Optical Typically, utilizes an optical fiber which uses a Fabry-Perot interferometer to detect deformations of a silicon membrane attached to its end. This typical approach has several advantages including reduced temperature sensitivity, high linearity, immunity to electromagnetic interference and capability of multiplexing. This sensor type is more suited for array implementations. The setback is the high cost and the use of complicated technologies, although an attempt of using simpler technology is published (Lia et al., 2010). There are also various other variants studied (Abeysinghe et al., 2001, Chih-Wei et al., 2012, Reck et al., 2011).

Tunnelling Implementations are either Based on resonant tunnelling diodes, RTD's, which are sensitive to pressure (Mutamba et al., 1999, Fobelets et al., 1994), or the use of sharp tips near deformable membranes(Chingwen and Najafi, 1994). The latter requires a closed-loop system controlling the tip placement where the force required is the output.

Resonant Operates by measuring the stress or the damping coefficient induced by a change in resonant frequency which is caused by pressure (Greenwood, 1984, Petersen et al., 1991, Andrews et al., 1993, Welham et al., 1999, Burns et al., 1995, Melvas et al., 2001). For improved performance the vibrating element is sealed in a vacuum to prevent gas damping. Although potentially this sensor has superior precision, it suffers from fabrication complexities, and consequently increased costs. Stiction can also be problematic.

4.4.1 Surface Embedded Pressure Sensors

Pressure sensors are largely employed by MAVs as velocity and/or barometric sensors along with an Inertial Measurement Unit (IMU) for navigation. Recently Watkins and Melbourne (2003), drawing inspiration from the function of avian feathers, proposed the use of readily available pressure sensors as an input for MAV attitude control. The concept has been further explored by a number of researchers. Patel et al. (2007), Bowles et al. (2009) explored the time response of pressure sensors for predicting leading edge flow separation, in order to trigger a plasma flow actuator. Cox et al. (2010) also used pressure-based sensing to approximate sectional lift to provide a feedback signal for automated flap control. Barnwell (2003), Lion (2007) studied the effectiveness of a morphing wing type control strategy based on pressure feedback. Pressure-based feedback has also been utilized for guiding a small fixed wing UAV through a hover transition manoeuvre (Yeo et al., 2012). Other attempts involve detecting leading edge flow separation, or predicting angle of attack using specially fabricated pressure or shear sensors, which were imbedded in the wing of an UAV (Xu et al., 2003, Callegari et al., 2006, Fei et al., 2007). More relevantly the feasibility of using the pressure signal from a few well-positioned pressure taps as a control input for MAVs was demonstrated numerically using simulations (Shen and Xu, 2013) and statistically using correlation studies (Marino et al., 2012). Finally, Guerreiro and Hubbard Jr (2008) explored the use of pressure information from a few selected positions on a model aircraft for lift distribution control.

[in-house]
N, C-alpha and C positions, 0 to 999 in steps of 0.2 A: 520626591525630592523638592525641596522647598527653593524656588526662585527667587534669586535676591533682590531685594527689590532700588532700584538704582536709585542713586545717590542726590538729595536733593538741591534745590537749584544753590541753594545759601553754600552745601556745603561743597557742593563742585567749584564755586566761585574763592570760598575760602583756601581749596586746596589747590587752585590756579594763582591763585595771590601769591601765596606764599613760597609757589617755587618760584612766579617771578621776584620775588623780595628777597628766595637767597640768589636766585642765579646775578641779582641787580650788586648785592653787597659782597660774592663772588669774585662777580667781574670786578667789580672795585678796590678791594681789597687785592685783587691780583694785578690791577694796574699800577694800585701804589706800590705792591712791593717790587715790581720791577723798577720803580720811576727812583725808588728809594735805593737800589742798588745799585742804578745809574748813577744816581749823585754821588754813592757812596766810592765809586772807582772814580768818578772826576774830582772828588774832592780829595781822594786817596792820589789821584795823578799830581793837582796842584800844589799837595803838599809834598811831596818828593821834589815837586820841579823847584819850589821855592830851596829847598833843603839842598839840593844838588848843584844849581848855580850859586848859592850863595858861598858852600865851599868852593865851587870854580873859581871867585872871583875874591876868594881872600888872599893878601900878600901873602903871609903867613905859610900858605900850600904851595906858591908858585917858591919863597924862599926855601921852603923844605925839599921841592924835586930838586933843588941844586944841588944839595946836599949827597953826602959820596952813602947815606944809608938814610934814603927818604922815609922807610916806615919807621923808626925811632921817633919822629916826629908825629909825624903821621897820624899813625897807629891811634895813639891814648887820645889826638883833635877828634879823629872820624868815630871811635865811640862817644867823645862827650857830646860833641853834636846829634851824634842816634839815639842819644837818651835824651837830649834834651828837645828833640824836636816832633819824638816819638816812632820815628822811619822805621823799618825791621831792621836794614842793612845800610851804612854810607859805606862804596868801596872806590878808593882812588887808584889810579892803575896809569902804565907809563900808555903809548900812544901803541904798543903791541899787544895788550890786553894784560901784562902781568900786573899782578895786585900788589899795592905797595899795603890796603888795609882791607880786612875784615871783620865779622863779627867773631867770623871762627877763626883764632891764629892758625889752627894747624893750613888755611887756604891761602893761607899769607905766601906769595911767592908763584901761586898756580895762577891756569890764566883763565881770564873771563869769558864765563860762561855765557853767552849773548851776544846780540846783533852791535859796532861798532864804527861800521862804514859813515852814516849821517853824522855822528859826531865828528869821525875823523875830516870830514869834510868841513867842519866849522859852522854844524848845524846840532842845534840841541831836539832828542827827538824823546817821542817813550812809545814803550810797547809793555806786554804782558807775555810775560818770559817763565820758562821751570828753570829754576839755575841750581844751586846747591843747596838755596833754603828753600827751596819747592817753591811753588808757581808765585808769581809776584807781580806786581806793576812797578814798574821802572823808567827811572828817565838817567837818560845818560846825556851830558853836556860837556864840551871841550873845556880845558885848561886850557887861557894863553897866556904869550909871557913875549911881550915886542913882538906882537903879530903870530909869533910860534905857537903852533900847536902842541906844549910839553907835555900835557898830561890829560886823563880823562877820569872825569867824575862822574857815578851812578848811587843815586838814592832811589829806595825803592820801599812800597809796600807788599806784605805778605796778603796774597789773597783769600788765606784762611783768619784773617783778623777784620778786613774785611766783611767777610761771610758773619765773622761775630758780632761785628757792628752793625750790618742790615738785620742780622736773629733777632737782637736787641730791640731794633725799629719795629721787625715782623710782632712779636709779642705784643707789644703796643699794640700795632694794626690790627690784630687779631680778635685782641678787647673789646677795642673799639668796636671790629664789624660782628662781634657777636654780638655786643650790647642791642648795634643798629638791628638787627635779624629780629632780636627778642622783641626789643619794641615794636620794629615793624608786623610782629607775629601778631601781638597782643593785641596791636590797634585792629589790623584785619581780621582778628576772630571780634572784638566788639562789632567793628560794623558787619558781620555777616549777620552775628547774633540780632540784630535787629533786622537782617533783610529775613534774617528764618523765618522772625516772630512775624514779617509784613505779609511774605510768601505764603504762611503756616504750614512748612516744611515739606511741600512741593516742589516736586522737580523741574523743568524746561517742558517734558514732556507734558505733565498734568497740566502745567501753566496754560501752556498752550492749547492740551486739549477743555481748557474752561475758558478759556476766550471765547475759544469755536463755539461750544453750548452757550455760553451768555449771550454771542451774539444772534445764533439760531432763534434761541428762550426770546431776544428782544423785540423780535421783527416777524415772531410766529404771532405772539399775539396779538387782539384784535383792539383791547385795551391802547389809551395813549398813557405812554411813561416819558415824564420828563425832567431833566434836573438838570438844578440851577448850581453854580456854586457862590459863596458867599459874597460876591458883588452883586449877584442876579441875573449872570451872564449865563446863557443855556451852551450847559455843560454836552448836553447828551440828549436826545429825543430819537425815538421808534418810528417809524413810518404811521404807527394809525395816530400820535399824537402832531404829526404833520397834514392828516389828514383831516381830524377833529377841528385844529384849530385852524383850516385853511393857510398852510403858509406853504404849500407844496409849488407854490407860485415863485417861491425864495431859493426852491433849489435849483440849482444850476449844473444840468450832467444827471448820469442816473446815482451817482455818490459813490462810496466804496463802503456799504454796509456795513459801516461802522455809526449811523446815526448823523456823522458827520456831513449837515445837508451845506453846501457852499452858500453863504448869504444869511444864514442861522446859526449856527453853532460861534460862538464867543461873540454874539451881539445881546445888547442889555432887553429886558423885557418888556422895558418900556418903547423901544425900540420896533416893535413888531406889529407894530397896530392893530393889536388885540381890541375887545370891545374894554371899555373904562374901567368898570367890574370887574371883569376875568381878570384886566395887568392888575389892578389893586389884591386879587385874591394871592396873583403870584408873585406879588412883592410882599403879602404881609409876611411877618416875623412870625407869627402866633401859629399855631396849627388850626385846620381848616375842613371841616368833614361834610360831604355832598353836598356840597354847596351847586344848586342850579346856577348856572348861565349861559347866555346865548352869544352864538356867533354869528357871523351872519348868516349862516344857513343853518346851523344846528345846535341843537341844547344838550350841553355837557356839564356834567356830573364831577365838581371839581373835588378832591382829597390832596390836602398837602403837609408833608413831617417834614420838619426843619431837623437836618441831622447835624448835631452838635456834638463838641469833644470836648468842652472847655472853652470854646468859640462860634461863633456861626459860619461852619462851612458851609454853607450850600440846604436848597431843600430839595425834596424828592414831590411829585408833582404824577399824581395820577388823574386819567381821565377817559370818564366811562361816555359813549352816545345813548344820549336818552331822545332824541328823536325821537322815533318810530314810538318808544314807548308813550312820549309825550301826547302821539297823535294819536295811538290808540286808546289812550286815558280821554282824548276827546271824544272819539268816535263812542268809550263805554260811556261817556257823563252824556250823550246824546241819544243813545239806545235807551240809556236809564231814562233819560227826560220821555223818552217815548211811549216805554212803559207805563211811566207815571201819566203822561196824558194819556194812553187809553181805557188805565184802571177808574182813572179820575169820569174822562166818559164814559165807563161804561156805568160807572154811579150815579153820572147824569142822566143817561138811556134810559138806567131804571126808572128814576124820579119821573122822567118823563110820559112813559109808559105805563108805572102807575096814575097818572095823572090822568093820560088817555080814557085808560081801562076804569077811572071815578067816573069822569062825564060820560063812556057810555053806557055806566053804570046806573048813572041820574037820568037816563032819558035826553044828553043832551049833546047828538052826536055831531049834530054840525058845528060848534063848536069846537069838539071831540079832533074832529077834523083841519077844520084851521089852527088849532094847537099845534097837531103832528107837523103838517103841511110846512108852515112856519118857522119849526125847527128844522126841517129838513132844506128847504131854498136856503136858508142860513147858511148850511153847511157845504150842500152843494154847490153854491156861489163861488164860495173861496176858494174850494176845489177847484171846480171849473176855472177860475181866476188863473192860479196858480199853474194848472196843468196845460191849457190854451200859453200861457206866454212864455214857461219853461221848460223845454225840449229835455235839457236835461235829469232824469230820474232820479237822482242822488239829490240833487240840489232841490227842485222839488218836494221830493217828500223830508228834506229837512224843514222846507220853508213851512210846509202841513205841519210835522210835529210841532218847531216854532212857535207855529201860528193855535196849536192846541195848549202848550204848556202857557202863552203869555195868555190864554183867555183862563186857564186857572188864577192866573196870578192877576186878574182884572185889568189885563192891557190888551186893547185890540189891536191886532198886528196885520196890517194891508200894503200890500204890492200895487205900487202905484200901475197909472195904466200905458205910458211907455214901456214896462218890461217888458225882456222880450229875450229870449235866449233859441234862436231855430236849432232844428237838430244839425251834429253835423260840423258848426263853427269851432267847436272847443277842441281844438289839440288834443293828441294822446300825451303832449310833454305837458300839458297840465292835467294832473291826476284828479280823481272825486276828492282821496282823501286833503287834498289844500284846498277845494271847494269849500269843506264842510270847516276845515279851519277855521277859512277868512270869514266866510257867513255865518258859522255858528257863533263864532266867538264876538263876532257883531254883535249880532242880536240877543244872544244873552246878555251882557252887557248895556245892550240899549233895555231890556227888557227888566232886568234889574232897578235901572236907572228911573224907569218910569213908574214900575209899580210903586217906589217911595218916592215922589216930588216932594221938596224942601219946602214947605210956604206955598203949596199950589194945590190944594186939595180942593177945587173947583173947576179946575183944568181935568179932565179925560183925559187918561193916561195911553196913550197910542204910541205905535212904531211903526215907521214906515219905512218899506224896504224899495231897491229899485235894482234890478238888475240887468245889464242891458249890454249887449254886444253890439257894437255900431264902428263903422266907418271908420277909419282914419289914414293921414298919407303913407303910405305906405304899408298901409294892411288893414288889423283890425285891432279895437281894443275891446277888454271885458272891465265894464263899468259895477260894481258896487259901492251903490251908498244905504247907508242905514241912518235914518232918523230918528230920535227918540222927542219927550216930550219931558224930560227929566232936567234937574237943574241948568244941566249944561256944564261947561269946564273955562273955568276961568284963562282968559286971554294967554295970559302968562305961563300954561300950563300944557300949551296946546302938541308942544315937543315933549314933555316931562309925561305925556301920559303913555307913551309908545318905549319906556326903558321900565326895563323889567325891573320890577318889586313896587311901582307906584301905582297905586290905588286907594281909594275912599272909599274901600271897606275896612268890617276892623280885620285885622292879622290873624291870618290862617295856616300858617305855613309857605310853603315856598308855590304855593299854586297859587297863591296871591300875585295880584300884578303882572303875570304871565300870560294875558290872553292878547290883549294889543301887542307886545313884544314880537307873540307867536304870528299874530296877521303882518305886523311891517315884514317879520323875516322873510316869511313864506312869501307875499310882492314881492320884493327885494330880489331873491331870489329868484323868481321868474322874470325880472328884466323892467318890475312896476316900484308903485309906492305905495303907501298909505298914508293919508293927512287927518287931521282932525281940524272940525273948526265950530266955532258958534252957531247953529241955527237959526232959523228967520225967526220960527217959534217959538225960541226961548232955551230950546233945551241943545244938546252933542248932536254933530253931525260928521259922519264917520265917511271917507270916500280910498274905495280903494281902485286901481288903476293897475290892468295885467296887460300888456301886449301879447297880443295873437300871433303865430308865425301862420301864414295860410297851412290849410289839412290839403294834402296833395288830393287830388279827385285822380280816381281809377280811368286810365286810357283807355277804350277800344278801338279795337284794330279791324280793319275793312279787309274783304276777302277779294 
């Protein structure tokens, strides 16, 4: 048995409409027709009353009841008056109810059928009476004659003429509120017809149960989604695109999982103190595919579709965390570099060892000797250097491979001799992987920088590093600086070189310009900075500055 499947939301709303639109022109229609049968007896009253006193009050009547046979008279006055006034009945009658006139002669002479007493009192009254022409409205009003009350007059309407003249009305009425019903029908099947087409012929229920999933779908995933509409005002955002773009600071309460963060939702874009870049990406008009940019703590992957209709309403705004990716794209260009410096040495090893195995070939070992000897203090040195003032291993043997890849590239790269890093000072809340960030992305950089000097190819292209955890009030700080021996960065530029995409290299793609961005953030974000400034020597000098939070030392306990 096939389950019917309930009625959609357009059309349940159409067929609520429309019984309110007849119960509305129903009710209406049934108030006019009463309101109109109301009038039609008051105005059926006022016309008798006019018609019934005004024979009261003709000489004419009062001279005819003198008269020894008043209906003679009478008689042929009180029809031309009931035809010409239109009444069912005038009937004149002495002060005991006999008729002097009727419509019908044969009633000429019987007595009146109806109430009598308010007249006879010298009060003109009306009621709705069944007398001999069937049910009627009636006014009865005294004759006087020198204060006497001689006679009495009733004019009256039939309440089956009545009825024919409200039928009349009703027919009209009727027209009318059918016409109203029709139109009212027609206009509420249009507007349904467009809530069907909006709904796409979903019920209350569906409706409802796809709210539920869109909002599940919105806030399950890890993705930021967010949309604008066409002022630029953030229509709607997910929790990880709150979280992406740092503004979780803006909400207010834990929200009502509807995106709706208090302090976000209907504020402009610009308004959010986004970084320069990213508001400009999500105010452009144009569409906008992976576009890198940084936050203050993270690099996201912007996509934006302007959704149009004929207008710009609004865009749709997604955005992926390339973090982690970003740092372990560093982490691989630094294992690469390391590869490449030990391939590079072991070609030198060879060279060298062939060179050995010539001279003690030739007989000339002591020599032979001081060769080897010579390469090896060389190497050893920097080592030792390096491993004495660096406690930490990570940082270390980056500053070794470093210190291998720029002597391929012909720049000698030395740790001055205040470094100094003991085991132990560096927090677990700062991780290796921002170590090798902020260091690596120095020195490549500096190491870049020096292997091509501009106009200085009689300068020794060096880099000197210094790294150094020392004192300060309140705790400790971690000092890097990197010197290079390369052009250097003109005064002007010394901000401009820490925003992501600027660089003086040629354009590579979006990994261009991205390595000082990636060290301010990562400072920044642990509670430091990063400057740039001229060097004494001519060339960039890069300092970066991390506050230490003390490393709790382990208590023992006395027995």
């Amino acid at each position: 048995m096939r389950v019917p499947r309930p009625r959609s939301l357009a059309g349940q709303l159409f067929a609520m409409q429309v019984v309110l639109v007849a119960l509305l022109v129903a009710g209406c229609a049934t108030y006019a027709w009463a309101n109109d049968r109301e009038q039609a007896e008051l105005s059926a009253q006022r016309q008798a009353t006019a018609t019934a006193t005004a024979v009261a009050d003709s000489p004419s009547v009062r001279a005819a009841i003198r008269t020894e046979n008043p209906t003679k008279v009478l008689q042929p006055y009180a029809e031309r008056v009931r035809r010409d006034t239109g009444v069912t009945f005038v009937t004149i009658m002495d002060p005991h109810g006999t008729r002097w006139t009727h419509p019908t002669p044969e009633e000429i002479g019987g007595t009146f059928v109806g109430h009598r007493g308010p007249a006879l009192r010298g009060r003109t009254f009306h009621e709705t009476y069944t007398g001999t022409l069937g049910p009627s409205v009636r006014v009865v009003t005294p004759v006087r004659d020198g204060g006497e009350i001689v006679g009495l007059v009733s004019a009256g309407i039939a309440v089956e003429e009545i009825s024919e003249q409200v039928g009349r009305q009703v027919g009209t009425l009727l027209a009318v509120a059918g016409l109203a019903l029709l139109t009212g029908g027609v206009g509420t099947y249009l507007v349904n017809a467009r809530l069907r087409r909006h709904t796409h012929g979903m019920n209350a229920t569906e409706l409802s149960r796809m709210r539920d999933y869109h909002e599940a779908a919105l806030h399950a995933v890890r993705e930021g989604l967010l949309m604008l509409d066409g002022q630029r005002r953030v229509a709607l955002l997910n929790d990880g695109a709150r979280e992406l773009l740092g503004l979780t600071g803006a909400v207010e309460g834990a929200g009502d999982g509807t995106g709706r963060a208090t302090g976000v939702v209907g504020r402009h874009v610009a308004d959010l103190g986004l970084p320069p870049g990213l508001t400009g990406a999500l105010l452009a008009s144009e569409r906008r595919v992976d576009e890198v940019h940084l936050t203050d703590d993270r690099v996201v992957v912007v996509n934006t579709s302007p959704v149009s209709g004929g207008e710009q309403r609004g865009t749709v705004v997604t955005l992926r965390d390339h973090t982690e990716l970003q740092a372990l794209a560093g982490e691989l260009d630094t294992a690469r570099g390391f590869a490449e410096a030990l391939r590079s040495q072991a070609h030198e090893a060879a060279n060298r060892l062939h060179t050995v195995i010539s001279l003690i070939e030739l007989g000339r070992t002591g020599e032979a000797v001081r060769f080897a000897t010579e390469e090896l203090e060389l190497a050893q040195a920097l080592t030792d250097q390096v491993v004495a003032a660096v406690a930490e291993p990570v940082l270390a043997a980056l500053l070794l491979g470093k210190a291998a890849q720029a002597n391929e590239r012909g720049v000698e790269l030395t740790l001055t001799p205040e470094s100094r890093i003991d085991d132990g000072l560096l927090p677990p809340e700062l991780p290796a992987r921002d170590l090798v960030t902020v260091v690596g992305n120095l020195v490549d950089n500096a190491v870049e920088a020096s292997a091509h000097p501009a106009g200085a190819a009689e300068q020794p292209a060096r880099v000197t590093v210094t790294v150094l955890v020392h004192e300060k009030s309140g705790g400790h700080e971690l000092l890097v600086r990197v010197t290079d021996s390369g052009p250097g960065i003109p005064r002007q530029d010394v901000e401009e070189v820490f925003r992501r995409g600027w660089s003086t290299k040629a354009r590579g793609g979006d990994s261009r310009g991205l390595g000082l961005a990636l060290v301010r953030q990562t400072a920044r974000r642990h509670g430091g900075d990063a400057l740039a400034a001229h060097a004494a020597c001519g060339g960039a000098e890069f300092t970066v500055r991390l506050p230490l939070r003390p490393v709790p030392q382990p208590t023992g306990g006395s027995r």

This promising concept is innovative and practical whereby it takes advantage of the miniature commercially available pressure transducers; a mature sensing technology for

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measuring flow parameters. This reduces the costs and complexities significantly building on the available technology. However, pressure sensing suffers from operational setbacks challenging its application in MAVs. In the context of attitude control, multiplexing maybe necessary, even with attempts to reduce the number of measurement locations (Marino et al., 2012). Tubing is necessary for sensors not embedded in the wing. Pressure tubing has its own robustness issues in terms of obstruction, and internal volume sensitivity. The dynamic response of tubing is sometimes an issue and whilst dynamic calibration and correction (see Bergh and Tijdeman (1965)) is becoming increasingly commonplace, calibration of different lengths of tubing can introduce further complexities as well as repeatability issues. Maintaining a reference pressure is also problematic due to environmental drift, induced by temperature variation for example. Although, surface embedment of MEMS pressure sensors can eliminate some of the setbacks associated with tubing, it comes at the price of fabrication complexities. Embedding sensors into the wing is limited by the thickness of the MAVs airfoil.

4.5 Load Sensors

Load sensors can be used to measure the destabilising effects of flow disturbances on the flight vehicle. These sensors can be replicated using commercially available strain sensors such as strain gauges or piezo film. Such sensors can be utilised in wing load estimation of MAVs to potentially predict the vehicle’s attitude. Limited research has been conducted in replicating biological load receptors. Although the time advantage of load sensing is limited, it can still complement a control system, potentially improving attitude estimation.

5 Discussion